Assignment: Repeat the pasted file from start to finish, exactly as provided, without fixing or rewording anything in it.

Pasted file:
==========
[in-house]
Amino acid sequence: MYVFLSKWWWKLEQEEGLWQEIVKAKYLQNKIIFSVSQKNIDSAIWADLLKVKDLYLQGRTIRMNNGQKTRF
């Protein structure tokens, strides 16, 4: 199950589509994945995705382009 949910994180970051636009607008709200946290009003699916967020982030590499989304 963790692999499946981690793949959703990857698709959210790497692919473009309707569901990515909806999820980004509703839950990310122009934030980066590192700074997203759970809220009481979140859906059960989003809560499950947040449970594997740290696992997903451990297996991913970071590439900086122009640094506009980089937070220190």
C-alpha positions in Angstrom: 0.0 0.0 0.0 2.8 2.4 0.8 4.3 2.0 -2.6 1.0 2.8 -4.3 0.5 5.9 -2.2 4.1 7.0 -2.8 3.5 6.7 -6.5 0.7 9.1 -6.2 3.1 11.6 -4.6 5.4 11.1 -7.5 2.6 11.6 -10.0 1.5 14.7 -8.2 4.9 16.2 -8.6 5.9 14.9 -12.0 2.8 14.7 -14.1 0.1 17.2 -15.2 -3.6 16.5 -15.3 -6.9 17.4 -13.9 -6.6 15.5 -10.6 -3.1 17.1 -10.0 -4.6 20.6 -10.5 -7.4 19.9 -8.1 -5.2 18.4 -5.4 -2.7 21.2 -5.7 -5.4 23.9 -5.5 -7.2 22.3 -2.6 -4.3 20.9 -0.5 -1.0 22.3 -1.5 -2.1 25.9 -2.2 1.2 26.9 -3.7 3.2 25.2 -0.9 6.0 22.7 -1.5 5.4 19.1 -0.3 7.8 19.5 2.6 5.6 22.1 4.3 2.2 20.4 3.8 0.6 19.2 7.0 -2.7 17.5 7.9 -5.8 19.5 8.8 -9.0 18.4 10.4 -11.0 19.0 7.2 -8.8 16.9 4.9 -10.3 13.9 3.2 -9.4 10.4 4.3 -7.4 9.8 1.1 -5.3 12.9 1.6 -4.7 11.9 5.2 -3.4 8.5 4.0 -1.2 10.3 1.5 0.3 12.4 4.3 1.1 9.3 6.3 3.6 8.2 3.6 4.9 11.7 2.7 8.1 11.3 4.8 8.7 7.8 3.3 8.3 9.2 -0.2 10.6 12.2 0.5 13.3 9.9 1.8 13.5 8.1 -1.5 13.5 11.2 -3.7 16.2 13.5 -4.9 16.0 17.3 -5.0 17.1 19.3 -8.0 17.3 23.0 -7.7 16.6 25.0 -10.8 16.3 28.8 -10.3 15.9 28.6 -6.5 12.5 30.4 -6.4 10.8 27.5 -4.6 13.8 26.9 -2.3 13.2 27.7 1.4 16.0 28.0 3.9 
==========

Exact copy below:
[in-house]
Amino acid sequence: MYVFLSKWWWKLEQEEGLWQEIVKAKYLQNKIIFSVSQKNIDSAIWADLLKVKDLYLQGRTIRMNNGQKTRF
């Protein structure tokens, strides 16, 4: 199950589509994945995705382009 949910994180970051636009607008709200946290009003699916967020982030590499989304 963790692999499946981690793949959703990857698709959210790497692919473009309707569901990515909806999820980004509703839950990310122009934030980066590192700074997203759970809220009481979140859906059960989003809560499950947040449970594997740290696992997903451990297996991913970071590439900086122009640094506009980089937070220190």
C-alpha positions in Angstrom: 0.0 0.0 0.0 2.8 2.4 0.8 4.3 2.0 -2.6 1.0 2.8 -4.3 0.5 5.9 -2.2 4.1 7.0 -2.8 3.5 6.7 -6.5 0.7 9.1 -6.2 3.1 11.6 -4.6 5.4 11.1 -7.5 2.6 11.6 -10.0 1.5 14.7 -8.2 4.9 16.2 -8.6 5.9 14.9 -12.0 2.8 14.7 -14.1 0.1 17.2 -15.2 -3.6 16.5 -15.3 -6.9 17.4 -13.9 -6.6 15.5 -10.6 -3.1 17.1 -10.0 -4.6 20.6 -10.5 -7.4 19.9 -8.1 -5.2 18.4 -5.4 -2.7 21.2 -5.7 -5.4 23.9 -5.5 -7.2 22.3 -2.6 -4.3 20.9 -0.5 -1.0 22.3 -1.5 -2.1 25.9 -2.2 1.2 26.9 -3.7 3.2 25.2 -0.9 6.0 22.7 -1.5 5.4 19.1 -0.3 7.8 19.5 2.6 5.6 22.1 4.3 2.2 20.4 3.8 0.6 19.2 7.0 -2.7 17.5 7.9 -5.8 19.5 8.8 -9.0 18.4 10.4 -11.0 19.0 7.2 -8.8 16.9 4.9 -10.3 13.9 3.2 -9.4 10.4 4.3 -7.4 9.8 1.1 -5.3 12.9 1.6 -4.7 11.9 5.2 -3.4 8.5 4.0 -1.2 10.3 1.5 0.3 12.4 4.3 1.1 9.3 6.3 3.6 8.2 3.6 4.9 11.7 2.7 8.1 11.3 4.8 8.7 7.8 3.3 8.3 9.2 -0.2 10.6 12.2 0.5 13.3 9.9 1.8 13.5 8.1 -1.5 13.5 11.2 -3.7 16.2 13.5 -4.9 16.0 17.3 -5.0 17.1 19.3 -8.0 17.3 23.0 -7.7 16.6 25.0 -10.8 16.3 28.8 -10.3 15.9 28.6 -6.5 12.5 30.4 -6.4 10.8 27.5 -4.6 13.8 26.9 -2.3 13.2 27.7 1.4 16.0 28.0 3.9 